Camp Helps Prepare the Next Generation of Top Chefs

Posted: July 1, 2014 at 5:00 am, Last Updated: July 3, 2014 at 7:49 am

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By Sudha Kamath

George Mason University junior Nicole Sekel says she feels “incredibly lucky” to have found a job allowing her to combine her passion for nutrition with her love of children. Sekel is the onsite director of the new Empowered Wellness children’s camps launching this summer at George Mason’s Nutrition Kitchen at 3950 University Drive in Old Town Fairfax.


Mason Nutrition and Food students Ayra Correa (left) and Nicole Sekel will put their skills on the table at a wellness cooking camp for children this summer at Mason’s Nutrition Kitchen. Photo courtesy of Empowered Wellness.

“In my opinion, no career beats working with children every day,” says Sekel of the hands-on camps teaching wellness, sustainability, restaurant management and global skills while stirring up the next generation of top chefs and entrepreneurs.

Mason’s Department of Nutrition and Food Studies teamed up with Empowered Wellness this summer to create a recipe for success as students, ages six through 13, learn international cooking; time management; journal, menu and recipe writing; business skills; team building; project-based learning; and role play. There’s a “farm to table” focus on healthful foods.

The camps will be held from 9 a.m. to 1 p.m. July 14–18, July 28–Aug. 1 and Aug. 11–15.

“We are quite excited about this collaboration with Empowered Wellness and hope it will offer many more Mason students such significant experiential learning opportunities,” says Lisa Pawloski, chair and professor in Nutrition and Food Studies in the College of Health and Human Services. “This is a great opportunity for Mason to become further involved in the community. We are quite fortunate that we have such a central location at the Nutrition Kitchen and that there is great community interest in child nutrition and food issues.”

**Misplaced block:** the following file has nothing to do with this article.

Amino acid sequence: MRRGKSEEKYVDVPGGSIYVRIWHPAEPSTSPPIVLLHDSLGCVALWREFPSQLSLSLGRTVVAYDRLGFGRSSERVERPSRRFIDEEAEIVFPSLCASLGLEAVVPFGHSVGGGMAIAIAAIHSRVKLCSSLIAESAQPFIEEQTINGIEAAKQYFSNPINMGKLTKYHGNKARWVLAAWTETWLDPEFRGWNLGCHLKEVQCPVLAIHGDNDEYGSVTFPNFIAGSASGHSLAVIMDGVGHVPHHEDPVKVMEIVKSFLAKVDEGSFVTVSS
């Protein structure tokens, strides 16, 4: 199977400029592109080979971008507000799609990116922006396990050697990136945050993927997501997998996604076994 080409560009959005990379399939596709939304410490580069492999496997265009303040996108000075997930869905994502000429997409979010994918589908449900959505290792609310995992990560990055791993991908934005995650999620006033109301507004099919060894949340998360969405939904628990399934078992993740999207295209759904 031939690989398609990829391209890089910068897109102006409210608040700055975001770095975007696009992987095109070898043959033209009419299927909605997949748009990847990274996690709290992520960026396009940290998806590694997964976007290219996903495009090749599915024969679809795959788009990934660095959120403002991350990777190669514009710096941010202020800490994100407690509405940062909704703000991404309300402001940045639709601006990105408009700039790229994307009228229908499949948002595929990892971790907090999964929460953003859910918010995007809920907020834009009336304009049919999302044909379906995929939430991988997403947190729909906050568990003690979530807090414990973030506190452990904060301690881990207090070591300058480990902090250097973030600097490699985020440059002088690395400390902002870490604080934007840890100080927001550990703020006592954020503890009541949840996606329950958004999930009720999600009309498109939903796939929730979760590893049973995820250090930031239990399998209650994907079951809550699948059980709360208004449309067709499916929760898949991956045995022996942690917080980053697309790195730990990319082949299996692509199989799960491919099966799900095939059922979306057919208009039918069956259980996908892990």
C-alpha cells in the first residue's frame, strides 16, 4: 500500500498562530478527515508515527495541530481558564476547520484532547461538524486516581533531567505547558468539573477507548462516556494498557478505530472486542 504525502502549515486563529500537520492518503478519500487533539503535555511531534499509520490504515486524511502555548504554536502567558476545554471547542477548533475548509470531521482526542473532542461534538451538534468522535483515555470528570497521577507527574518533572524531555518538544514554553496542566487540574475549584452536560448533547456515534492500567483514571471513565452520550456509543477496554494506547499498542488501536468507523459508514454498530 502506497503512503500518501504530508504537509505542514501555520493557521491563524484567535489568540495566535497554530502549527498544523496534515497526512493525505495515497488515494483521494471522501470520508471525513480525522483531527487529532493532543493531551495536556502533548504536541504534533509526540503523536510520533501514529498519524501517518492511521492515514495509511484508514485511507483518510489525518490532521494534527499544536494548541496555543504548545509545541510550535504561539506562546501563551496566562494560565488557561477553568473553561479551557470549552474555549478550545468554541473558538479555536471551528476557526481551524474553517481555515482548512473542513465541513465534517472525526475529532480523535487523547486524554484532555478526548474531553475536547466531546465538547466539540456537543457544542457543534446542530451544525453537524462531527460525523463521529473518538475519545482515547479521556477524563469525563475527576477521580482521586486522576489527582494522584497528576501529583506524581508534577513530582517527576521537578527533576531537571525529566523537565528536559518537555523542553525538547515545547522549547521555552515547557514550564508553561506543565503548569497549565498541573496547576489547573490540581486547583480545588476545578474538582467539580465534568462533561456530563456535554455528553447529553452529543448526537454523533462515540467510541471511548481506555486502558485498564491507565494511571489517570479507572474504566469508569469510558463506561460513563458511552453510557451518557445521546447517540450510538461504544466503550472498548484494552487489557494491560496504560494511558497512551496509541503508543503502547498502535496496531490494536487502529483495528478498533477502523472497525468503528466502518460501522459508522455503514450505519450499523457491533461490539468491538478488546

Ryan Lonnett, founder of Empowered Wellness, says he’s hired at least eight Mason students to coach summer camps and after-school programs for 2014–15. He says this summer, the coaches will teach the young participants to cook; design restaurant menus and decor; and create a skit in a television commercial format. “We’ll develop some great life skills here but everything we do also has to pass the fun litmus test,” says Lonnett.

Sekel, originally from Arizona and now a Great Falls, Va., resident, is majoring in community health with a concentration in nutrition. During the school year, she worked as a health coach with Empowered Wellness in several local afterschool elementary programs. In March, she also began to help coming up with a plan for the summer camp.

“Had I known anything about nutrition at such a young age, I could have avoided some issues down the road,” says Sekel. “The most enjoyable thing about working with children is exposing them to such an important and fun topic.”

Sekel hopes to become a registered dietician and make a difference in more young lives someday. “It’s really amazing to help children become more knowledgeable about their health than I ever was at their age,“ she says.

Ayra Correa, a senior majoring in community health with a concentration in nutrition, worked with afterschool nutrition classes for first through sixth graders around the area from January through June. Correa says she “really enjoyed every time a parent would tell me how they had to make changes in their house if they were consuming too many processed foods, because the kids wanted healthier choices.” Correa was motivated to coach summer camps. “It was everything I had an interest in—encouraging a healthier future for others and working with children.”

Correa, who was born in Brazil and raised in the United States, says the summer camps provide children with a sense of accomplishment that she hopes will have lasting effects. “They are so proud of their product that they can’t wait to eat it and share it with their families.”

Write to Sudha Kamath at

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